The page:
Friday we packed the truck and made our way to Kentucky.
We visit my family there several times a year–it is where I grew up, and almost everyone is still there. In my mind it seems like things shouldn’t change when I’m gone. It’s always something of a tradition to drive through the town and point out all the things that are new, different, or missing. We don’t mean to do it. It just happens.
I long to return to the lush greens and blues and the sunrises you can actually see (even when it’s covered by clouds) that makes a five a.m. wakeup completely worth it, and the landscapes that seem deeply poetic no matter the season, moody winter or vibrant spring. There is corn in the field this year, and the edge of the crops as they go over the slope by the old house looks like the edge of some monstrous, soft blanket.
This morning I woke at five of my own accord, though my sleep was fitful, and I hurriedly slipped out of bed to make coffee and watch the sunrise. There were too many clouds to see much, but I sat outside anyway, listening to the birds stirring and the bobwhites calling one another while the grey clouds occasionally showed pink and betrayed what lay behind them.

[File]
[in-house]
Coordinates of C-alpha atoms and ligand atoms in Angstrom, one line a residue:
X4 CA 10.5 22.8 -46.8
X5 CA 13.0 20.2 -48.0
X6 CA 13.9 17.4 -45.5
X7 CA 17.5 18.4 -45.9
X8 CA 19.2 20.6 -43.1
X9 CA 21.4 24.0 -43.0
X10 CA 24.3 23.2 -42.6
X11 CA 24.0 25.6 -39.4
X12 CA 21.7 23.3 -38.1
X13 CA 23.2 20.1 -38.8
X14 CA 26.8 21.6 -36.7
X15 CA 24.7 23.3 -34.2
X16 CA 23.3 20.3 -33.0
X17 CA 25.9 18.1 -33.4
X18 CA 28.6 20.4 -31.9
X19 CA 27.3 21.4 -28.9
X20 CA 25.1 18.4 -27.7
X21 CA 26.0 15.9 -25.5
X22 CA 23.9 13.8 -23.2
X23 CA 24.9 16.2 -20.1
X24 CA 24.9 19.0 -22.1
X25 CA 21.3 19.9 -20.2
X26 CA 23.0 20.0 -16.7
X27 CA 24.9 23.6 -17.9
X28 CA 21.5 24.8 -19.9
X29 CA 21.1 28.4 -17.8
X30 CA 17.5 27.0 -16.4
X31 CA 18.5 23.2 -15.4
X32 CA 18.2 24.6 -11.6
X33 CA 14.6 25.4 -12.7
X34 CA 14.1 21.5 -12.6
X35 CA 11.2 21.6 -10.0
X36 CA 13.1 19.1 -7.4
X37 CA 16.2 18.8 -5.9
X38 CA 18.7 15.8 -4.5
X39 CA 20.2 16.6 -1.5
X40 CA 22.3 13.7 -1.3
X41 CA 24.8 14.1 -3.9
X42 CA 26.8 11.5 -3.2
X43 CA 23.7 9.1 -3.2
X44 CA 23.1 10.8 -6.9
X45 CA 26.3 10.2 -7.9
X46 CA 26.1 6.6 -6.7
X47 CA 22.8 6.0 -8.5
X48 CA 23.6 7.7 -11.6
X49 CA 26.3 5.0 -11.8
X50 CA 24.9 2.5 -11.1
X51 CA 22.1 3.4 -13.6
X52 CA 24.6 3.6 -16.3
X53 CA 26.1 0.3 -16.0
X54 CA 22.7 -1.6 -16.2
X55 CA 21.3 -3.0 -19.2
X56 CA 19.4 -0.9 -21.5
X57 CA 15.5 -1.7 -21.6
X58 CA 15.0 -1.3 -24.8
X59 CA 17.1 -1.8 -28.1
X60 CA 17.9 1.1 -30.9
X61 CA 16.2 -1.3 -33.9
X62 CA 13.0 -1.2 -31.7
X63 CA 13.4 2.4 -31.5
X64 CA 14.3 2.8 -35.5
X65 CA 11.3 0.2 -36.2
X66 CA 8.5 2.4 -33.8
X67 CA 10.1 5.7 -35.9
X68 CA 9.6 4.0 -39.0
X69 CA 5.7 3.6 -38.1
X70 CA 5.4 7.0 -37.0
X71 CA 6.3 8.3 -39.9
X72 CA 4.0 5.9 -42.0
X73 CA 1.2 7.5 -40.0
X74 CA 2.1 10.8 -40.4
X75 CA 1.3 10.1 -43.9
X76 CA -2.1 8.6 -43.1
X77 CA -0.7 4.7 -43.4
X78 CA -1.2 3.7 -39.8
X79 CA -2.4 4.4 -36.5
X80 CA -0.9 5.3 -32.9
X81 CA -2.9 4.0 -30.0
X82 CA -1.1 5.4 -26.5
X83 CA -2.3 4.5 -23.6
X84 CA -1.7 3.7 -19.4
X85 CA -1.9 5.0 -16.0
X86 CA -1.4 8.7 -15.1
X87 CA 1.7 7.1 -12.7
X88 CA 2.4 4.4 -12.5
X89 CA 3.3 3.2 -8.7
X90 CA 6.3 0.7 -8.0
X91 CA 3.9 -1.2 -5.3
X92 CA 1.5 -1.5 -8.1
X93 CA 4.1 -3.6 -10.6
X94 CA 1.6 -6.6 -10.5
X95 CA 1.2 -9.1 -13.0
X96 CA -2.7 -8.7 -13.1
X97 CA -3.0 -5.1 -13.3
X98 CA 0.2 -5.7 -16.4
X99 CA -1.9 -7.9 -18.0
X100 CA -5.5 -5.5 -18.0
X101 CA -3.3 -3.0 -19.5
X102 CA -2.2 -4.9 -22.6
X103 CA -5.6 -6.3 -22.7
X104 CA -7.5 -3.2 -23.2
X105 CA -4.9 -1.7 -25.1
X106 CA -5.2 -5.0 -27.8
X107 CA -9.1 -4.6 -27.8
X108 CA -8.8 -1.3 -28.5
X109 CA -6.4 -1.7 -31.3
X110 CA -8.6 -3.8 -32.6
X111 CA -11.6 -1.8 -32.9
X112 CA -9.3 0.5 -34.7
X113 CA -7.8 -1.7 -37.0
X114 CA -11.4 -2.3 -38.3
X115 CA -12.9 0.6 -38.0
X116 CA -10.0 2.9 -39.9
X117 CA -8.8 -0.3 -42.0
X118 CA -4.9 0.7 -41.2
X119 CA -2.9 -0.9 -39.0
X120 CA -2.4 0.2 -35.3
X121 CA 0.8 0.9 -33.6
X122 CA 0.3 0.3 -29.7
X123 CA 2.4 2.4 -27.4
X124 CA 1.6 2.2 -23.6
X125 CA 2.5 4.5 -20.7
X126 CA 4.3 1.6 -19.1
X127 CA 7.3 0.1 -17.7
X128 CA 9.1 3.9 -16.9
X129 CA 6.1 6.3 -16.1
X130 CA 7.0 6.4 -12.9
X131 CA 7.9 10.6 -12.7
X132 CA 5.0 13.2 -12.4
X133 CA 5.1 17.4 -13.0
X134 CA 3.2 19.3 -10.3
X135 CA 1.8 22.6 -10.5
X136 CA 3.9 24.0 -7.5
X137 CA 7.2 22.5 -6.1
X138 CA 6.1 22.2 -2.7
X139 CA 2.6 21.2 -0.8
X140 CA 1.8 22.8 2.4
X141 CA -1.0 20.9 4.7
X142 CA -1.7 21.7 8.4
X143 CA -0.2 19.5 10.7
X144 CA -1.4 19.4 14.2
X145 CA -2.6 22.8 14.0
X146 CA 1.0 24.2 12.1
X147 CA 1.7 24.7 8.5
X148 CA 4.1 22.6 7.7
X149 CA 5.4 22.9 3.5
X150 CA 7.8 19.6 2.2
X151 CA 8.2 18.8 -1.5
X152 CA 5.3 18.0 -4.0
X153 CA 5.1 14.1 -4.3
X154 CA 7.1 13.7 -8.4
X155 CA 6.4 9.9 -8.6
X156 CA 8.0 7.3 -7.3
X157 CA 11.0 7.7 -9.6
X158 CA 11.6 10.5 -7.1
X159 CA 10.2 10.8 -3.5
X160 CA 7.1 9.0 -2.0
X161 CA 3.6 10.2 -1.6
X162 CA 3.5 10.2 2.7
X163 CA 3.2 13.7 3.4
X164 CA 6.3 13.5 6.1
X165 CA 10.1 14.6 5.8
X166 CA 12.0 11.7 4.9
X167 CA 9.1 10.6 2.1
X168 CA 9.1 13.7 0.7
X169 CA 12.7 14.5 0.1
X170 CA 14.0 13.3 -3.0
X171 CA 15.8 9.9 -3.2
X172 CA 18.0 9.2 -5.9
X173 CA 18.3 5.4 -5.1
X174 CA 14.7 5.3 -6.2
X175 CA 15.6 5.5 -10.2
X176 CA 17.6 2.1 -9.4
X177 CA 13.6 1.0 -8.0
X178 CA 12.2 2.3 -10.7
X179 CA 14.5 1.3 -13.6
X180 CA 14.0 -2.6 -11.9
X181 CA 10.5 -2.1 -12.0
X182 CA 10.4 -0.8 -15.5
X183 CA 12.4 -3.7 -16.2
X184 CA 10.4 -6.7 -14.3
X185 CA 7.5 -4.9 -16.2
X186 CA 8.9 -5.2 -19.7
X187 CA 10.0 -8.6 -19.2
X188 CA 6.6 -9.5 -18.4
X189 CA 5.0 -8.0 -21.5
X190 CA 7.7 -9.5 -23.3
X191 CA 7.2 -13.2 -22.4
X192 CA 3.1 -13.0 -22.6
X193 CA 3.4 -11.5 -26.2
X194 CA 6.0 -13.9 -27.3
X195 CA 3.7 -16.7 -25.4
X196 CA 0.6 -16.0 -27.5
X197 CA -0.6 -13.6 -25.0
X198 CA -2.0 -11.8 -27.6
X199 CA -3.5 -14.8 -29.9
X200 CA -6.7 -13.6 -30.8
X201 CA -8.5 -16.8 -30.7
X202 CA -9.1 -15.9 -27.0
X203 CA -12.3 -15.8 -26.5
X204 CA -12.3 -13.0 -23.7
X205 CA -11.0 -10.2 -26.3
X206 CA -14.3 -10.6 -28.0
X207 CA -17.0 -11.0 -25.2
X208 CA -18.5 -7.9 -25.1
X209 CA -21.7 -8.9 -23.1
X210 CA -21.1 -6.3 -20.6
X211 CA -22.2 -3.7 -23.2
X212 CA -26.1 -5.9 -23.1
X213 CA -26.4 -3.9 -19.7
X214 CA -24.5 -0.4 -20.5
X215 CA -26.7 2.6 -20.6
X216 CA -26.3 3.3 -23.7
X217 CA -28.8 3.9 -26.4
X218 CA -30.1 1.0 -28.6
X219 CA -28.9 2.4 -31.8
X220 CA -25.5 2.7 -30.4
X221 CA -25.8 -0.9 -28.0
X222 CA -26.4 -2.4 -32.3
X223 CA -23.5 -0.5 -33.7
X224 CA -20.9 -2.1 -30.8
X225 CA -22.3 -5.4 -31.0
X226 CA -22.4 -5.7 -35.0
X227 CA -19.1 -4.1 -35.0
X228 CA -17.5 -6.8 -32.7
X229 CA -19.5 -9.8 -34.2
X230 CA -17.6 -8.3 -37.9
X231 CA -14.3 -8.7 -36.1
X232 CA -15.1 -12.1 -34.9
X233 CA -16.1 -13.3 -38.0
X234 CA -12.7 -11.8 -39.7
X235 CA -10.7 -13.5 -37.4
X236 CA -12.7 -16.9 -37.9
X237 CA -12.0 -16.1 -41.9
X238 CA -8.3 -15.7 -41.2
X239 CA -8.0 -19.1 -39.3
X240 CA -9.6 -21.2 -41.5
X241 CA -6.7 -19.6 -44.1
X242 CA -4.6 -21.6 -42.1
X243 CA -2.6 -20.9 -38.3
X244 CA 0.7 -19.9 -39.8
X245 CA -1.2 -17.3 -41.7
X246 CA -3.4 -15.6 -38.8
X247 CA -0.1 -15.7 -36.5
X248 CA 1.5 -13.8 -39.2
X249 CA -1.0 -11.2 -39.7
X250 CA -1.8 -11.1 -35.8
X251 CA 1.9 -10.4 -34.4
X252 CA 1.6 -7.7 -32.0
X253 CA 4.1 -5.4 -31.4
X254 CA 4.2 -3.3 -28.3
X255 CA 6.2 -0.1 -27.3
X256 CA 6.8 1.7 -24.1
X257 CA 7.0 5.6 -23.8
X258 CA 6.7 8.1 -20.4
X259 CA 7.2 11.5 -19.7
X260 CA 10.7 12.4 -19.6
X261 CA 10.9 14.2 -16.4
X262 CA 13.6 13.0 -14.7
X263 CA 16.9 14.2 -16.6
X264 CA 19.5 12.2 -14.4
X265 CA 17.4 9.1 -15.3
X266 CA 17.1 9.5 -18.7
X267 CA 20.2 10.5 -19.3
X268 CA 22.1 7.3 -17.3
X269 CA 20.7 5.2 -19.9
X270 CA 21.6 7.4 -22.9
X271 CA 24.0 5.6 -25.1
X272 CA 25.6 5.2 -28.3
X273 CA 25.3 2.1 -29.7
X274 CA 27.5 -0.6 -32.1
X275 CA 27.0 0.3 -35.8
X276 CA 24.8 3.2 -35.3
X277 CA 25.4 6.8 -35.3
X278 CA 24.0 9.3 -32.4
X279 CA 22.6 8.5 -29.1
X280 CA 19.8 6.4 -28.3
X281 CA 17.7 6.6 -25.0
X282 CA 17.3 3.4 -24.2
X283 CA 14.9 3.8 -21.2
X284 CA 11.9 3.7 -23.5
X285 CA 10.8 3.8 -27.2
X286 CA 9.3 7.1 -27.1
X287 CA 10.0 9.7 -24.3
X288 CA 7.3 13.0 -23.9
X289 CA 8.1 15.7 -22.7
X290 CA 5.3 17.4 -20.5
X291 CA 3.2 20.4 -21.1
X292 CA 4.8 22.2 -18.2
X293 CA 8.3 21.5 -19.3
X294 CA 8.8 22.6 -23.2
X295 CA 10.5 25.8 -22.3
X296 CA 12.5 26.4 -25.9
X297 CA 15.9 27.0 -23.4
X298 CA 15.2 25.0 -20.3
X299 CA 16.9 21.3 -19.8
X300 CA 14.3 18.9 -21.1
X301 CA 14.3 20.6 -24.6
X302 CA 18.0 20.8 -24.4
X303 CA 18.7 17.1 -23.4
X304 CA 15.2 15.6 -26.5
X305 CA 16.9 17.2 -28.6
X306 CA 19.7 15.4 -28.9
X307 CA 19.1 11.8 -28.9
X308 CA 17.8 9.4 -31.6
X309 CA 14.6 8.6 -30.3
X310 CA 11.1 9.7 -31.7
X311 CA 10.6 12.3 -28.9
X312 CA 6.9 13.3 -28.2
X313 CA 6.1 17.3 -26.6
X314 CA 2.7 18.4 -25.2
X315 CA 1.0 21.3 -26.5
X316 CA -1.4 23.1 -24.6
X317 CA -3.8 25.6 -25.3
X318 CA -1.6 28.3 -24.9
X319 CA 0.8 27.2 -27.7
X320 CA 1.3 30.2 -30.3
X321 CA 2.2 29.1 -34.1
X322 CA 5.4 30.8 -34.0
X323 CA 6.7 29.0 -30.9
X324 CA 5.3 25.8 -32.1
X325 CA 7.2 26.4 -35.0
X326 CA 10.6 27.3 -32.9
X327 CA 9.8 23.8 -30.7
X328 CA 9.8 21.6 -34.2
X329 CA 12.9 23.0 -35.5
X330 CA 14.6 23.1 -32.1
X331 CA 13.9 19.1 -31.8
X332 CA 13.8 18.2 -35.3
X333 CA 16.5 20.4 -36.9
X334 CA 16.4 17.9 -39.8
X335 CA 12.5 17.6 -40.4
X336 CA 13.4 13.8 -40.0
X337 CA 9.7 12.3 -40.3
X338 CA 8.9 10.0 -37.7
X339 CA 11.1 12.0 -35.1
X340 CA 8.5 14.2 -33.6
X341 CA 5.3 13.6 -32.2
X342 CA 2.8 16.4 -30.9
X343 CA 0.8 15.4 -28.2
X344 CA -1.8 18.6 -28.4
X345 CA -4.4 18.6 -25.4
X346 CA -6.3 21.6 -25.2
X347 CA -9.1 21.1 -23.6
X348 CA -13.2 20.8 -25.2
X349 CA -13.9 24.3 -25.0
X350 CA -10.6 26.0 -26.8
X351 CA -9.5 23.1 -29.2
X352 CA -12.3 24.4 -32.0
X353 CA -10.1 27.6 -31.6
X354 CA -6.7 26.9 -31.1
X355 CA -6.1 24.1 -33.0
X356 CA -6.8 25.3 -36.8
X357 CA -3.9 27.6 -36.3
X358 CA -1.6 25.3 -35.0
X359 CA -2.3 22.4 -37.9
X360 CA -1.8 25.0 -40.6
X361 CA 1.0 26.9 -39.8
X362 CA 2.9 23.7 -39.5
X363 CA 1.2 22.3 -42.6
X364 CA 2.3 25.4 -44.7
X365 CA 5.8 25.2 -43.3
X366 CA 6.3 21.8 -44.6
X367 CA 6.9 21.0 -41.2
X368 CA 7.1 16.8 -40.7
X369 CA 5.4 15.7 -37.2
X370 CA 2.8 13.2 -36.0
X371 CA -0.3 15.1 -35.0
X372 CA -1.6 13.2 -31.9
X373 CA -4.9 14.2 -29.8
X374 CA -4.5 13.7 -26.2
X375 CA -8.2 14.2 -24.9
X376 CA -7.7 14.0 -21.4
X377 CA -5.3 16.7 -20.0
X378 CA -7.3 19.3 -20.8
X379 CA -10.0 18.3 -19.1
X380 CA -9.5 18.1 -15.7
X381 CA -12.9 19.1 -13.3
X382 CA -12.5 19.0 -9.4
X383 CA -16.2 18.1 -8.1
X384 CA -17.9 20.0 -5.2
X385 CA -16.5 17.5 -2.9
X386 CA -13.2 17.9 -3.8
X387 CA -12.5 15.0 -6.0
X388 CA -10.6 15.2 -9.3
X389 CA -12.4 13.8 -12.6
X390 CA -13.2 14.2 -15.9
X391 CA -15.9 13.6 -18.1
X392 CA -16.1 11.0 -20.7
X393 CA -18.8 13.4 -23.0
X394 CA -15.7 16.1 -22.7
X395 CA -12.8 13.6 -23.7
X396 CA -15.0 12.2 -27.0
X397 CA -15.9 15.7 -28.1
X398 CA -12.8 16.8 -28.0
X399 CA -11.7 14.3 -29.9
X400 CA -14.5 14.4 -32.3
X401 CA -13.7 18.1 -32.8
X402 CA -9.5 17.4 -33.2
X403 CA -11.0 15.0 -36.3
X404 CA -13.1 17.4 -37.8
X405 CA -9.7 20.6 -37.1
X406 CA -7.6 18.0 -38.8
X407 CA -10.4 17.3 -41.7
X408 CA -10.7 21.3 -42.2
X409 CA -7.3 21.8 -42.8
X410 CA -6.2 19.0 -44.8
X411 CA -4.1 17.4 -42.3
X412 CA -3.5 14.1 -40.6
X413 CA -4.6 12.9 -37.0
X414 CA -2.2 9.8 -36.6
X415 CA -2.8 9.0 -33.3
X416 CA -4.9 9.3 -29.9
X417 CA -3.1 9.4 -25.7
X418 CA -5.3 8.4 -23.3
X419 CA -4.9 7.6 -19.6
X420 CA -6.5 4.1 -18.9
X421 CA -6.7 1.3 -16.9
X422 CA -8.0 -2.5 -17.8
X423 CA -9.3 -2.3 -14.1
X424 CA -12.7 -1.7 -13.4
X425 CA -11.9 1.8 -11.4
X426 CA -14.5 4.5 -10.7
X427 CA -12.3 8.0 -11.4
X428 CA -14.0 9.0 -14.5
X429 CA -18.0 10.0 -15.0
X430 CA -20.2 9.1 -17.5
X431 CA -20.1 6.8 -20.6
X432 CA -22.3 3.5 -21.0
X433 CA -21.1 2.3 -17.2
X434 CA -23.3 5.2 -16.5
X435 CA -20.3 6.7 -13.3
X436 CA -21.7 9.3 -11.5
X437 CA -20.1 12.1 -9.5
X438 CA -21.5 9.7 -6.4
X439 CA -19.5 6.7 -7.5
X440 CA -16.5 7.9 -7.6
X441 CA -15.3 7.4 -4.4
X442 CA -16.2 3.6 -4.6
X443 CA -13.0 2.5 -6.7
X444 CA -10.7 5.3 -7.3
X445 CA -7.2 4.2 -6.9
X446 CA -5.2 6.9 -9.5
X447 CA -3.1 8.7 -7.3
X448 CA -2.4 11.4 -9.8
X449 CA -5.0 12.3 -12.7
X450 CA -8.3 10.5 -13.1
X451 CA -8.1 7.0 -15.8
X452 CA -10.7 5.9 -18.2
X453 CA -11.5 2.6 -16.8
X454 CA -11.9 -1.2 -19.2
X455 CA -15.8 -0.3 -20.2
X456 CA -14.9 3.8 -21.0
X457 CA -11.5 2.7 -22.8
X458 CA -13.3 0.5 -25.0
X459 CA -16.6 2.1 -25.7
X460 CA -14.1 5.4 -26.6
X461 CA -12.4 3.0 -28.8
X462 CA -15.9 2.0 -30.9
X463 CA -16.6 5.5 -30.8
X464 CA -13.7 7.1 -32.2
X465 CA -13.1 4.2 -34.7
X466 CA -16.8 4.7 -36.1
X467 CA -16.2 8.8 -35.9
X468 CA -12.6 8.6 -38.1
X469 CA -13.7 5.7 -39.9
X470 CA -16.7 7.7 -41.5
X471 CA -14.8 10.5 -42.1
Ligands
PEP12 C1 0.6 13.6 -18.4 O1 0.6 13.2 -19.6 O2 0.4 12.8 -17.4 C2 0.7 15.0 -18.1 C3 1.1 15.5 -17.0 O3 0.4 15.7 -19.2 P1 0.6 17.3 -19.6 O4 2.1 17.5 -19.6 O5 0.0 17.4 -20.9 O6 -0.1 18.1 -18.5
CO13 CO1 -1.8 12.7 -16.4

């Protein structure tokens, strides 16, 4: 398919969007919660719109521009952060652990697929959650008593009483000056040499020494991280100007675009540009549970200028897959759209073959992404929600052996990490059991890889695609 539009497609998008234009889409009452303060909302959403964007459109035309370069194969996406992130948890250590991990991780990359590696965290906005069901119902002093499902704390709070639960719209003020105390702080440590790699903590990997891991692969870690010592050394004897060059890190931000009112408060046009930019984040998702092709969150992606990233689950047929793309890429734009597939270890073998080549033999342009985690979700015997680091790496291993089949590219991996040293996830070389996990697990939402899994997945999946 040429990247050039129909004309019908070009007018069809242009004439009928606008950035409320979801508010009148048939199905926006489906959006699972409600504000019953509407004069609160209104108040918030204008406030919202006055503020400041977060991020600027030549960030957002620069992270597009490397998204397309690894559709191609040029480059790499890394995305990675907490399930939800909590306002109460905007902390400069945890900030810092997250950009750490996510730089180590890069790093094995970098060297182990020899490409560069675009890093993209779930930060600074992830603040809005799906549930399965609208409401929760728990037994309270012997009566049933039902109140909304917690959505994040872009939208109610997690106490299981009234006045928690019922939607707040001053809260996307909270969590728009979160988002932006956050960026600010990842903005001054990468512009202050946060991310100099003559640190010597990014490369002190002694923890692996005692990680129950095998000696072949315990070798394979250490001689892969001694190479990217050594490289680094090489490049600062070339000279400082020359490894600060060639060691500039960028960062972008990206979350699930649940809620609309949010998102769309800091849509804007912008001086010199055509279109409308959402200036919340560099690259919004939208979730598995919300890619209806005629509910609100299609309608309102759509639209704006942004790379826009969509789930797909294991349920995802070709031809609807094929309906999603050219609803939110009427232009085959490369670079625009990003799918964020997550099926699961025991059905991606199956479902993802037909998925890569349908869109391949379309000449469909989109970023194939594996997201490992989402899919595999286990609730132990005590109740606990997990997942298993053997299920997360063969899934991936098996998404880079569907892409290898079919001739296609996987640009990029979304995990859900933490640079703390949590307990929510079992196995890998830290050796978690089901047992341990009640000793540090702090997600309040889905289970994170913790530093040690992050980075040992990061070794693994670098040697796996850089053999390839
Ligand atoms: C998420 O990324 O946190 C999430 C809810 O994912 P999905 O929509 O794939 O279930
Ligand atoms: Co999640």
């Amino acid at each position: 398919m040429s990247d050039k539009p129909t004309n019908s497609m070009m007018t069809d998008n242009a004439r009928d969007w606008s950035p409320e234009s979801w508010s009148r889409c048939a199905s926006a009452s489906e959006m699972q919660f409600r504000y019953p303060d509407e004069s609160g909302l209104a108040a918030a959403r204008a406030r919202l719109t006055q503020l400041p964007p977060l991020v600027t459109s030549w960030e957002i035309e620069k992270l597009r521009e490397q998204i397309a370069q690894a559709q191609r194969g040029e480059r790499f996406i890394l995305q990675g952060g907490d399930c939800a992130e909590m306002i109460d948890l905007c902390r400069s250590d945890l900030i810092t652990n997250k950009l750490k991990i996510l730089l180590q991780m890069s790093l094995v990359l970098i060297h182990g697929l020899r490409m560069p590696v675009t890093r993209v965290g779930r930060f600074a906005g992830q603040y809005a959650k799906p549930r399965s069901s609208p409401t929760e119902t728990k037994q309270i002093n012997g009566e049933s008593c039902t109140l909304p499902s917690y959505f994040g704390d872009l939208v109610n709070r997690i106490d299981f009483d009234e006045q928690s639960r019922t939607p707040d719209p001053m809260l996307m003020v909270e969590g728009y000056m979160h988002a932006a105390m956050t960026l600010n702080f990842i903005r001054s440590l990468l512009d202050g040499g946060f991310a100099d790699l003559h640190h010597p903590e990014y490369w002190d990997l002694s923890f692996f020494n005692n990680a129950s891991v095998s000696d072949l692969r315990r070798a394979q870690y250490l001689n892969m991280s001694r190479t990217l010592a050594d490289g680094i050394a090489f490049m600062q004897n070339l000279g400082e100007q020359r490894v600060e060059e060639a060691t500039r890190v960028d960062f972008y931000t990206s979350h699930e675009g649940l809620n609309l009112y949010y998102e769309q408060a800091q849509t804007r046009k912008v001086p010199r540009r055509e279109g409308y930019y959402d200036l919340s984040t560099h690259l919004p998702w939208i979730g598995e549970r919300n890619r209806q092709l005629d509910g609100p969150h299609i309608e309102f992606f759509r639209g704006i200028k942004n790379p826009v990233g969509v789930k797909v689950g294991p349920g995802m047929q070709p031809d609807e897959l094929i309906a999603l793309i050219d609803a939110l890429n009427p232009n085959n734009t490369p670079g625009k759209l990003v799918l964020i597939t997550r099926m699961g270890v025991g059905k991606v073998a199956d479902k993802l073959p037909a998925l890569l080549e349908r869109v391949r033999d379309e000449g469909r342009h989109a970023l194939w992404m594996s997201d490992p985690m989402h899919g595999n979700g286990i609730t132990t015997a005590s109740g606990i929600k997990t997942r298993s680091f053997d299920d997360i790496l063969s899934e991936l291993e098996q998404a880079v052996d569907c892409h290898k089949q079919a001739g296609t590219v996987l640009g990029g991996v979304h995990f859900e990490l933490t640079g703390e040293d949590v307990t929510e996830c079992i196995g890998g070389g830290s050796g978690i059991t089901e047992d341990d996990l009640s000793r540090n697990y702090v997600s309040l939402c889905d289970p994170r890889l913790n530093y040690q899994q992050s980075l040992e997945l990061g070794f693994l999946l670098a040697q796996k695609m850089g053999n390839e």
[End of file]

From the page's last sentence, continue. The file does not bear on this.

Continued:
In a little while the boys will be out of bed (I can already hear that they’re up) and they’ll eat and dress and we’ll head back into town to visit my Grandma in the hospital again. I took them the day after we arrived (I myself had already gone the night before) and Clive especially asks constantly when we will “go see Gwanma again.”
It is uncanny to think that she lies in a bed in the hospital where I was born. Too many things change while we’re away.